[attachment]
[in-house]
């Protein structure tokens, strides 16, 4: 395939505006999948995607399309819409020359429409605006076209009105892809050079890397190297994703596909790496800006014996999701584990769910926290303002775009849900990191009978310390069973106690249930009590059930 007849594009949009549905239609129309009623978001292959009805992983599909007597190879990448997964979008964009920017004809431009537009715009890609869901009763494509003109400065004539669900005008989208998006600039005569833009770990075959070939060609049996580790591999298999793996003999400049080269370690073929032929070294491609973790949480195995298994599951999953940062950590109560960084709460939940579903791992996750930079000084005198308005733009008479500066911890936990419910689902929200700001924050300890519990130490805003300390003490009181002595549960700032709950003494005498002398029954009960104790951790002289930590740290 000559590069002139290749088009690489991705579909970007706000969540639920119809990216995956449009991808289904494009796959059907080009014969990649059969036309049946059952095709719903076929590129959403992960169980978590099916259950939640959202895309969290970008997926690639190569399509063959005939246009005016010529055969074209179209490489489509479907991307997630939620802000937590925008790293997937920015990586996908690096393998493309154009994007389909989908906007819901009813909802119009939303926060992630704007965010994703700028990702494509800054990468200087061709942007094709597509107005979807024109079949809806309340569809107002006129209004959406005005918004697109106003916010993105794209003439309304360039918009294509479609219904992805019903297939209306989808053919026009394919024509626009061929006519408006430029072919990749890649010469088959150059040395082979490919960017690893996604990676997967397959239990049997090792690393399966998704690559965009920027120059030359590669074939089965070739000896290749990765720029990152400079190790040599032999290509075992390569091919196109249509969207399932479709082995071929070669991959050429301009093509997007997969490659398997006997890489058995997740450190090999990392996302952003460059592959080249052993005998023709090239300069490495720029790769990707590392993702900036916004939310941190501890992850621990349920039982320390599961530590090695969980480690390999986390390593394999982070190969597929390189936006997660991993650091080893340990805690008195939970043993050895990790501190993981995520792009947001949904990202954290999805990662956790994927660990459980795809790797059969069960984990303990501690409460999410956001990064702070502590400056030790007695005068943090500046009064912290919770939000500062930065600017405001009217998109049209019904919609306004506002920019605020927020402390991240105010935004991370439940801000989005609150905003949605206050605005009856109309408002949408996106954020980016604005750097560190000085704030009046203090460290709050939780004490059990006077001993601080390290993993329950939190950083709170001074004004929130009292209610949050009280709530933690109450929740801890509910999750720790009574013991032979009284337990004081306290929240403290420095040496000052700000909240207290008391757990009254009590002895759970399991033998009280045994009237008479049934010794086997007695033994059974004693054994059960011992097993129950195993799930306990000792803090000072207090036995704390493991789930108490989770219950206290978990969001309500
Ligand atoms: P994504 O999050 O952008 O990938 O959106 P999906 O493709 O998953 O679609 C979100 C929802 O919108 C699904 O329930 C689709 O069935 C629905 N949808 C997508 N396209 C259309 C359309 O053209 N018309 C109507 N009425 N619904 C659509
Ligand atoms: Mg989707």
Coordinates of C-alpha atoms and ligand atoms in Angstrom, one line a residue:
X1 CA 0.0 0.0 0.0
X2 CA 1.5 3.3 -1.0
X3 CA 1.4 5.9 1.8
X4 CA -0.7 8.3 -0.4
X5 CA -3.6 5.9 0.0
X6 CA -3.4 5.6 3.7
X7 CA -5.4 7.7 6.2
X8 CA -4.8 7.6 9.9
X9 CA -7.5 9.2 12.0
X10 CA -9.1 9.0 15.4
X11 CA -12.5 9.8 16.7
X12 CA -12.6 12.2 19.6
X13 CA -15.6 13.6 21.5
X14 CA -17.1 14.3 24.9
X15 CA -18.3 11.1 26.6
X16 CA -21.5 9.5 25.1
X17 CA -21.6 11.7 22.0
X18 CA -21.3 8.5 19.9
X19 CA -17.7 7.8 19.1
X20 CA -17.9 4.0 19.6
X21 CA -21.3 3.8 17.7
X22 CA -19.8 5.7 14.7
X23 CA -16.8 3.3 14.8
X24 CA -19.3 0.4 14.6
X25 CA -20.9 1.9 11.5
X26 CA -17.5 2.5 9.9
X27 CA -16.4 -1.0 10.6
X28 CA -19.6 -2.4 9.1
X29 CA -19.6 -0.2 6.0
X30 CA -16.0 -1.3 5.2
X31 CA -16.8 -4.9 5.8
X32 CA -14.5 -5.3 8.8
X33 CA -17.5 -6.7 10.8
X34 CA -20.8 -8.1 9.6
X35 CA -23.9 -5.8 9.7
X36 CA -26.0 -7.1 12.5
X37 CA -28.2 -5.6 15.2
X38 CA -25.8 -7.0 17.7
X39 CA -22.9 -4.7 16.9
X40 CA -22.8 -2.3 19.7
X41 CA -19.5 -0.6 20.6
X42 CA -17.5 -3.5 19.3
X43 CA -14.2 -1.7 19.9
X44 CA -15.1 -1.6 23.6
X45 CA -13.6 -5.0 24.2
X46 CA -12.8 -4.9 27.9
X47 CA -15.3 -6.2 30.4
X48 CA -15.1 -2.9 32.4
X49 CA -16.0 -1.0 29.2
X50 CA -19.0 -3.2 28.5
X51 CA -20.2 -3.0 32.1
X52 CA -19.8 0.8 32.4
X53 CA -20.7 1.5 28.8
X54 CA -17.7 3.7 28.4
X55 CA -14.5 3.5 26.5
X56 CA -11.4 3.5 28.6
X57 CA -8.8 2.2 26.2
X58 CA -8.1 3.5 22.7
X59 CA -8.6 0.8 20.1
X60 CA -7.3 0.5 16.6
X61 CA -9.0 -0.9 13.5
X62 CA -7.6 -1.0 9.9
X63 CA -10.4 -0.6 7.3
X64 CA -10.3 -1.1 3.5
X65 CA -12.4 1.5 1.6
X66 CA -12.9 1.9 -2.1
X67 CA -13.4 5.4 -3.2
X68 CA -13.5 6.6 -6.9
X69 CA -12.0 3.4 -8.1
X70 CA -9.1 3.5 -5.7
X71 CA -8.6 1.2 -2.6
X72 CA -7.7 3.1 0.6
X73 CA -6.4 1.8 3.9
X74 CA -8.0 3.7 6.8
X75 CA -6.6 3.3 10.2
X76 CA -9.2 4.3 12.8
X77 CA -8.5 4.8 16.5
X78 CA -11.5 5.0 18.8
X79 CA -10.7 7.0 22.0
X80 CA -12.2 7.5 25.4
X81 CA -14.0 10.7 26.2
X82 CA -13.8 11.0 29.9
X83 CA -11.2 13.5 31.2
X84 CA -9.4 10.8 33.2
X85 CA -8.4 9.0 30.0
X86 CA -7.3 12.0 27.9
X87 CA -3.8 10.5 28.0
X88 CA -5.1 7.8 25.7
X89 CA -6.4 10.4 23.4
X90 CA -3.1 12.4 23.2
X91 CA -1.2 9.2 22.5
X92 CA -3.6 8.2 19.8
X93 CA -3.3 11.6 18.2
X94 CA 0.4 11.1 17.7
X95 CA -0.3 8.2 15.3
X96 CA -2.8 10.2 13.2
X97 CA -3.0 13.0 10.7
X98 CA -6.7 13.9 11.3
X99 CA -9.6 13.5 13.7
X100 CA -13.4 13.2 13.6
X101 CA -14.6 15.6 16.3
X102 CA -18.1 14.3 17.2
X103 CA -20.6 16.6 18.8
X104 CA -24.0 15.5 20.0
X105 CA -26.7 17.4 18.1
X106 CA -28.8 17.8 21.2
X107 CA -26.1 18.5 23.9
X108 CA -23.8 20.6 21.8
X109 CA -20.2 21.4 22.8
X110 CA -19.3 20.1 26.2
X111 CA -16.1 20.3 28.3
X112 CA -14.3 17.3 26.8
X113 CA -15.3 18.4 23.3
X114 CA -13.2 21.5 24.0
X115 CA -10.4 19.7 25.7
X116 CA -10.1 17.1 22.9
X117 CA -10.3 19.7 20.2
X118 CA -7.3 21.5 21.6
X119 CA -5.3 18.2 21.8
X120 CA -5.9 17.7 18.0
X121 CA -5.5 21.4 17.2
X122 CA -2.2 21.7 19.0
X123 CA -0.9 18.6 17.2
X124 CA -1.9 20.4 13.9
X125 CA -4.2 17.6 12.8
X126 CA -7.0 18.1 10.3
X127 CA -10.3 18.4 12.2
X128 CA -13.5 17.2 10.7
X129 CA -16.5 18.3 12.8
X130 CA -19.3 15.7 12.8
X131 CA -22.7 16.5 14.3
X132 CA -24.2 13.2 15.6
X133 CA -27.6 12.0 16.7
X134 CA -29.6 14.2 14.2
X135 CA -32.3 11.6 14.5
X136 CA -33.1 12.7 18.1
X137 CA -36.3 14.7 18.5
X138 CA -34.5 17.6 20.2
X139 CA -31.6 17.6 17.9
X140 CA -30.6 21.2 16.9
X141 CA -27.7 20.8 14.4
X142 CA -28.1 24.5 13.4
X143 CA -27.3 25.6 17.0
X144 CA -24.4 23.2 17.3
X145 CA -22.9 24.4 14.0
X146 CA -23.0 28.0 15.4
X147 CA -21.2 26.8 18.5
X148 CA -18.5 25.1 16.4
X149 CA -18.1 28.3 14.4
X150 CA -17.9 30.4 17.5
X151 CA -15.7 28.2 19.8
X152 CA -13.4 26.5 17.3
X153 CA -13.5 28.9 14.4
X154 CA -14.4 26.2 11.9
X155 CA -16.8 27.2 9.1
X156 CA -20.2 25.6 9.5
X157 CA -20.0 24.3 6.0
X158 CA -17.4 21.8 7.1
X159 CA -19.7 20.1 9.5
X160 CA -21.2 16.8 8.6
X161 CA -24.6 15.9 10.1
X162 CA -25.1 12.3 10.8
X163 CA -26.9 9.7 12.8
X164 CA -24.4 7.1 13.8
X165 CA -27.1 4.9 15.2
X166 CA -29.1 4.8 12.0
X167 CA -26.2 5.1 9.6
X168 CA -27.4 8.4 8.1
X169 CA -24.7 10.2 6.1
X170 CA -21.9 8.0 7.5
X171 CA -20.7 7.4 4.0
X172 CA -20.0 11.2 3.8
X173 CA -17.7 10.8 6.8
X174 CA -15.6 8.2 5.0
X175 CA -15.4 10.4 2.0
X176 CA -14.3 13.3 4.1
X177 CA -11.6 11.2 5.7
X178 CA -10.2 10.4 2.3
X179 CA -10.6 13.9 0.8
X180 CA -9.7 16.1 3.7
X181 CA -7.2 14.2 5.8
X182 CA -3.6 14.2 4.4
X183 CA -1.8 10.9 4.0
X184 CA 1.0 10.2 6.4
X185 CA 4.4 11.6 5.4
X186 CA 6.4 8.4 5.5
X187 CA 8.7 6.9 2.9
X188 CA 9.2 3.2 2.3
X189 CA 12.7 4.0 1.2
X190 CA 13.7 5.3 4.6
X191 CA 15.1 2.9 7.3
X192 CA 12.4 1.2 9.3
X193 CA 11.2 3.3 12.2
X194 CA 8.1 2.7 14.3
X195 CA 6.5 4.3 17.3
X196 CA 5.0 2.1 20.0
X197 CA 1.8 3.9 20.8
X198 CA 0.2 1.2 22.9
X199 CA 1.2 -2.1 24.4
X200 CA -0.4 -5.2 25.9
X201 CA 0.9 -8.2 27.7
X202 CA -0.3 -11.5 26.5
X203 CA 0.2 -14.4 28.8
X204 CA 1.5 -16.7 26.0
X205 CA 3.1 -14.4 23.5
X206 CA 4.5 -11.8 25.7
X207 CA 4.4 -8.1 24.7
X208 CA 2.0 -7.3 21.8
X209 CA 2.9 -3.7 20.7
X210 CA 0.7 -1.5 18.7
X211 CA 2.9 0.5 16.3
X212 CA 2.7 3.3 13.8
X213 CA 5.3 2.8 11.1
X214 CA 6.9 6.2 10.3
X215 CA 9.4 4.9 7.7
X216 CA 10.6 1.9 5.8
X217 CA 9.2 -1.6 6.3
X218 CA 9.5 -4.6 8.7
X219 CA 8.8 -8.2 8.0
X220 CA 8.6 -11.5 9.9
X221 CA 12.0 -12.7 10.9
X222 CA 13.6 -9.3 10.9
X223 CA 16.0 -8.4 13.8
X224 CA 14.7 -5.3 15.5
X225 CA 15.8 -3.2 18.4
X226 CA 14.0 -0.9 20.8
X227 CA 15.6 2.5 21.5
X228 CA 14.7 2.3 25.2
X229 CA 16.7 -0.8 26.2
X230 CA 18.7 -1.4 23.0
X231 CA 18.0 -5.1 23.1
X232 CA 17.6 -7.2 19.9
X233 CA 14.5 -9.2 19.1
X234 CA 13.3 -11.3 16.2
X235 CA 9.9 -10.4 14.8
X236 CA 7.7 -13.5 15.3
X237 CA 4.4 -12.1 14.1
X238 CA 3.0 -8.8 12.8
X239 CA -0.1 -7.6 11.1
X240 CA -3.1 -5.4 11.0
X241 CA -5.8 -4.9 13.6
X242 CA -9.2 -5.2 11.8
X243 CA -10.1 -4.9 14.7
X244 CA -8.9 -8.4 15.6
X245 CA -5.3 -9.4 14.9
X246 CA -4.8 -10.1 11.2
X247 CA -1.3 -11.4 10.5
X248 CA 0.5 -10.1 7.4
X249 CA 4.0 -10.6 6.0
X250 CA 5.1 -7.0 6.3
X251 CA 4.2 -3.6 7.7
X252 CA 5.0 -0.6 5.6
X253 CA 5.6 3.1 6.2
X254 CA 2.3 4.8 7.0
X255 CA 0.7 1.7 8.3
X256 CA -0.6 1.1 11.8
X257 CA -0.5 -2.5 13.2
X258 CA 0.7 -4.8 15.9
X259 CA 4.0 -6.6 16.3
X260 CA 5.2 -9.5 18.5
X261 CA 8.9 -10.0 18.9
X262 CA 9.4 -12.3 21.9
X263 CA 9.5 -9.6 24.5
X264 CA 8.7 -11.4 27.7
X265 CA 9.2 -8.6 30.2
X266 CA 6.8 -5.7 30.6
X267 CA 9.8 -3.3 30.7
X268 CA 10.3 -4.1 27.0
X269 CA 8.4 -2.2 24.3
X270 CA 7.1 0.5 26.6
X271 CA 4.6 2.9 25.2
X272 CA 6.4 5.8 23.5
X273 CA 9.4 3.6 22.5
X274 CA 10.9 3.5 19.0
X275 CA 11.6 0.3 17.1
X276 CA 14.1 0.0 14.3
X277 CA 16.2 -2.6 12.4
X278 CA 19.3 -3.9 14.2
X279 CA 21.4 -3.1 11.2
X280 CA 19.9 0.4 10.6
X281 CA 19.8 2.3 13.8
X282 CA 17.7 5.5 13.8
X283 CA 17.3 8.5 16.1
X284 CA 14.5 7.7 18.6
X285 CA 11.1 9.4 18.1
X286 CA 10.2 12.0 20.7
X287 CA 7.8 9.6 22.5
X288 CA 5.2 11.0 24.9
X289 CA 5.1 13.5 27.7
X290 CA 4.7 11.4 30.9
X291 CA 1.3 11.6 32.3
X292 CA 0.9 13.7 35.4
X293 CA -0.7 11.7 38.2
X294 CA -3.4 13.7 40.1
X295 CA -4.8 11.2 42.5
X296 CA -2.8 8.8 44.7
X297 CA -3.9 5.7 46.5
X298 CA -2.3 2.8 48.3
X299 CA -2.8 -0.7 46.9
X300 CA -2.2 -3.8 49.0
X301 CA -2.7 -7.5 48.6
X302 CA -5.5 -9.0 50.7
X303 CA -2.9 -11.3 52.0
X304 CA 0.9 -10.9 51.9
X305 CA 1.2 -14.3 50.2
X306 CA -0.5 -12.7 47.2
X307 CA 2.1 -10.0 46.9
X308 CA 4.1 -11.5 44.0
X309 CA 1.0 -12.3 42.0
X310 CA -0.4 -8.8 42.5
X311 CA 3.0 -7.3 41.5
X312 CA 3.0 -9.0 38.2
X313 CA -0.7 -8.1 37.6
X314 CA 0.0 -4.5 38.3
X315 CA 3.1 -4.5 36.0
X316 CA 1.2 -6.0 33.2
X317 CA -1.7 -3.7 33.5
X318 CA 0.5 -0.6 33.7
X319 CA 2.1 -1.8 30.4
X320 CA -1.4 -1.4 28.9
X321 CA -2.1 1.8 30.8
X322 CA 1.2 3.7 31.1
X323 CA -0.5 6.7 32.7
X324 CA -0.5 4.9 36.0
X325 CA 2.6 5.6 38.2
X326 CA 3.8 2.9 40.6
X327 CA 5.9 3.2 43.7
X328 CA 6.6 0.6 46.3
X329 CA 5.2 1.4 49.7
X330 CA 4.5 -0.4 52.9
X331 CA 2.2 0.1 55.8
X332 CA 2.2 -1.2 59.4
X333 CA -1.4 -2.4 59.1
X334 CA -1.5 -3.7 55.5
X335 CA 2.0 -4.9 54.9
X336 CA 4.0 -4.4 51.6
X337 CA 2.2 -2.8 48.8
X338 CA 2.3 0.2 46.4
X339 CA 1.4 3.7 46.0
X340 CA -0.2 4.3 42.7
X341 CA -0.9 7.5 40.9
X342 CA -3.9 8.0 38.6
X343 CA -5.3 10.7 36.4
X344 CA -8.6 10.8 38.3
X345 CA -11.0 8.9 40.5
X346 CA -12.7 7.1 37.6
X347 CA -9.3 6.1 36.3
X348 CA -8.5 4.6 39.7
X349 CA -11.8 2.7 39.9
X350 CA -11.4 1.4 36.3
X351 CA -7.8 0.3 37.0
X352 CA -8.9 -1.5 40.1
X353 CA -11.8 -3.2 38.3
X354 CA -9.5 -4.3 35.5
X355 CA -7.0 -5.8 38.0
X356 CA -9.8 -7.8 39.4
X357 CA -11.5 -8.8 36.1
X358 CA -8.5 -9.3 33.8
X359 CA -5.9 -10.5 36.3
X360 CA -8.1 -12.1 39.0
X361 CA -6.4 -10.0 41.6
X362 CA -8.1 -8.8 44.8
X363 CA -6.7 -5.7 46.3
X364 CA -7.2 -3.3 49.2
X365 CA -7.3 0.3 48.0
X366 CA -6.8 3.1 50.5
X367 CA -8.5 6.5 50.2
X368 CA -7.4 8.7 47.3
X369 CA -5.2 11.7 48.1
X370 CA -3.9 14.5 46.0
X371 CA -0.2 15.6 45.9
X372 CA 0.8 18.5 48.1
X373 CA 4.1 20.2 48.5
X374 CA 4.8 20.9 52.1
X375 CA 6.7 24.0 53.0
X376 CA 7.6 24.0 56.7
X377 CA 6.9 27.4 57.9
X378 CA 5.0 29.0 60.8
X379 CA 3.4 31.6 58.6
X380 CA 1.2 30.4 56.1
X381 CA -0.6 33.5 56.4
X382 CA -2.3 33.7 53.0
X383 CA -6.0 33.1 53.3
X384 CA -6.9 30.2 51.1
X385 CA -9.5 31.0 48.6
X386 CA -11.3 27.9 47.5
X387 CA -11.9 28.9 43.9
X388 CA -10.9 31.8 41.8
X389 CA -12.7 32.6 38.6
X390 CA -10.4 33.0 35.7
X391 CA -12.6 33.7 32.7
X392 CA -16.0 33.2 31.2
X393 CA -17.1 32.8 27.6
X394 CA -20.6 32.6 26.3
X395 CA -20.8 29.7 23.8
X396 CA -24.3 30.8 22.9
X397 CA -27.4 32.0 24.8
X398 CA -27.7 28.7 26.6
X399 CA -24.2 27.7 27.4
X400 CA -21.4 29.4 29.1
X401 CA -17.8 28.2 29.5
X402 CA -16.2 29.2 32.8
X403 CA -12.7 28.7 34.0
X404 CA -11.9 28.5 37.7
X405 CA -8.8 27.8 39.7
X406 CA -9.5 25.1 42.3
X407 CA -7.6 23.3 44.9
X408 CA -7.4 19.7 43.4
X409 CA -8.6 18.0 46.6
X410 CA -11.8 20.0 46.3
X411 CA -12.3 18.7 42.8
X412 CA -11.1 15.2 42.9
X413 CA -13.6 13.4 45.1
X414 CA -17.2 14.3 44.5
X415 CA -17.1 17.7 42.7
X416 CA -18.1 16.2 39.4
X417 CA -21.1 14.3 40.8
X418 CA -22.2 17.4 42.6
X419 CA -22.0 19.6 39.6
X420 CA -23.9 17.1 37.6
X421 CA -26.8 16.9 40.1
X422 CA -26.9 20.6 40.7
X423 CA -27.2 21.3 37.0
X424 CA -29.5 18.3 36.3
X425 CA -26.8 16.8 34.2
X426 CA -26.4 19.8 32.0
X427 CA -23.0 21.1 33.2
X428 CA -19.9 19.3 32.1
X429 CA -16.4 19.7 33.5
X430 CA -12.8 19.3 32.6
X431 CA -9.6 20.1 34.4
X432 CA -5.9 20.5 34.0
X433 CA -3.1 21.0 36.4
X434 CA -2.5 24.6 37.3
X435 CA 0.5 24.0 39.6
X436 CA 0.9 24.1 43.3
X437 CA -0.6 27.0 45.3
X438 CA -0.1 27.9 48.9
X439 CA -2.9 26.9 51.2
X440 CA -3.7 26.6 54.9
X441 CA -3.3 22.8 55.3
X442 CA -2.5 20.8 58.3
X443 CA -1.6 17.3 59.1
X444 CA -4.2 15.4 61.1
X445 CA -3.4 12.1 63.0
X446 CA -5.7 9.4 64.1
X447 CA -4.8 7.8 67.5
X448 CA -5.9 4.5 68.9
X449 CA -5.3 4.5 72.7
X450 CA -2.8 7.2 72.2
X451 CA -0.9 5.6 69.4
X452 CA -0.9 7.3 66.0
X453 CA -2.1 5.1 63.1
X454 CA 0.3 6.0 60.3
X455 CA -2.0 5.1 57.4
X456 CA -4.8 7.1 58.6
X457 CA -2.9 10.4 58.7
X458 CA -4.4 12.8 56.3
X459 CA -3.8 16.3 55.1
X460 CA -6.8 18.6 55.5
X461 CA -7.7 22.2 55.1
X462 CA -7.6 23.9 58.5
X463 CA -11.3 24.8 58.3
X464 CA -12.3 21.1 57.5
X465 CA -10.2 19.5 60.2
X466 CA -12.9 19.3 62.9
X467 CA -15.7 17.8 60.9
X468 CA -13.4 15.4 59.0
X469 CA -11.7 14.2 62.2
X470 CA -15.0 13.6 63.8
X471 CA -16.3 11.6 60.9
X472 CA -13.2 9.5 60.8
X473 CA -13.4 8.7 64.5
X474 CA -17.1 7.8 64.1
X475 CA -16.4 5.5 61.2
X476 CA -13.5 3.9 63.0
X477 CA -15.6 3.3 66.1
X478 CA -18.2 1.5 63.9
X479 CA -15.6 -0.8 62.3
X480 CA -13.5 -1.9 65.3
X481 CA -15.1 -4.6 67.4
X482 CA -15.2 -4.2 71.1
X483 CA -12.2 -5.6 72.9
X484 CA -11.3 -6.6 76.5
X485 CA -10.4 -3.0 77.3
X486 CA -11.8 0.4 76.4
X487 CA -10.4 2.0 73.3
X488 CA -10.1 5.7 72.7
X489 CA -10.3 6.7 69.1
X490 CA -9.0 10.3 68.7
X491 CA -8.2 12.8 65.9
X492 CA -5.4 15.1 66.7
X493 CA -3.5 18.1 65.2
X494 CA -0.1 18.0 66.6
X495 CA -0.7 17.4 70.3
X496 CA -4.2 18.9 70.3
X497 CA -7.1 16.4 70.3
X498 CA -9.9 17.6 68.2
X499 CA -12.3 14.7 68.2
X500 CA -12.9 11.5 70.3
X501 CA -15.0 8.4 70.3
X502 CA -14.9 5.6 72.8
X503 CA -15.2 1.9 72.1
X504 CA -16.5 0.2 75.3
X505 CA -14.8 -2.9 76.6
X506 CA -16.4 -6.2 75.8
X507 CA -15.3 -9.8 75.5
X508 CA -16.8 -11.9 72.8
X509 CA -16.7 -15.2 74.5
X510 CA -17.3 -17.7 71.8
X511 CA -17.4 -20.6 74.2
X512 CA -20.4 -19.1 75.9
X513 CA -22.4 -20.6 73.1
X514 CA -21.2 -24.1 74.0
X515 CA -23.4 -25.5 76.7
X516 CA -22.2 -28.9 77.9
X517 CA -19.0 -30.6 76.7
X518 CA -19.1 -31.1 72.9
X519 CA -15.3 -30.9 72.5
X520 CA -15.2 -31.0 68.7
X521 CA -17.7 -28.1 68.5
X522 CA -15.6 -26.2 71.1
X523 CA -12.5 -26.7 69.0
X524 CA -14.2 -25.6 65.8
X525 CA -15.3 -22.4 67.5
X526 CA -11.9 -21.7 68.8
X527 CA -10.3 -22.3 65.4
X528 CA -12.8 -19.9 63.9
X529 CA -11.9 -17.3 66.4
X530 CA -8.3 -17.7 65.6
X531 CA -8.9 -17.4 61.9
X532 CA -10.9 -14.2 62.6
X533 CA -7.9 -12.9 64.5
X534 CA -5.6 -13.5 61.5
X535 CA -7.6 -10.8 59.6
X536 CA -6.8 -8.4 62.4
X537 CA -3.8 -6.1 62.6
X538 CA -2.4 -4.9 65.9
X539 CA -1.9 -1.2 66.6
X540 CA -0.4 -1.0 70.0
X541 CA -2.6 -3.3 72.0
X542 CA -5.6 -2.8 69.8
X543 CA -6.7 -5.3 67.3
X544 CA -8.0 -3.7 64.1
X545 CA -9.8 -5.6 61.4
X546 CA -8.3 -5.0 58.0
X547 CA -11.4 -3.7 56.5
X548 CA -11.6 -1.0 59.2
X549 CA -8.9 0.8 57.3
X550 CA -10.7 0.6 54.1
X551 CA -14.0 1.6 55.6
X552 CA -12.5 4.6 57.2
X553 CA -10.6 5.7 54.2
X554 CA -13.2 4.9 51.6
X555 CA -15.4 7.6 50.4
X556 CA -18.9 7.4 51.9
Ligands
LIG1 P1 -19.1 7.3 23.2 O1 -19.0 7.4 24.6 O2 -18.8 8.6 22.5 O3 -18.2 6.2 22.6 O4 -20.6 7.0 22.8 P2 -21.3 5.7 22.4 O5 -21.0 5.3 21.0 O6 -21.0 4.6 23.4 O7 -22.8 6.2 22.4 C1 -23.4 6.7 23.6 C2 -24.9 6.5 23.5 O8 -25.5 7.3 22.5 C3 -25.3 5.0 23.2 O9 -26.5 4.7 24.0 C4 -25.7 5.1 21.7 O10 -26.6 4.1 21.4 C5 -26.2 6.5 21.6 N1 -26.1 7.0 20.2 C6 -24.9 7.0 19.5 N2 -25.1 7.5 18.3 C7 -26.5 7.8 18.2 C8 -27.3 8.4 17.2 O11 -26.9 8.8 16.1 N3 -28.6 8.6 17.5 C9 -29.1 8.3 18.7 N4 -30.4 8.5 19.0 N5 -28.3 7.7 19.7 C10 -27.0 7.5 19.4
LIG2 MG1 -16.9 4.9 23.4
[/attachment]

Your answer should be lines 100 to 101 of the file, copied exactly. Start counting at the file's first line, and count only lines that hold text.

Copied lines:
X95 CA -0.3 8.2 15.3
X96 CA -2.8 10.2 13.2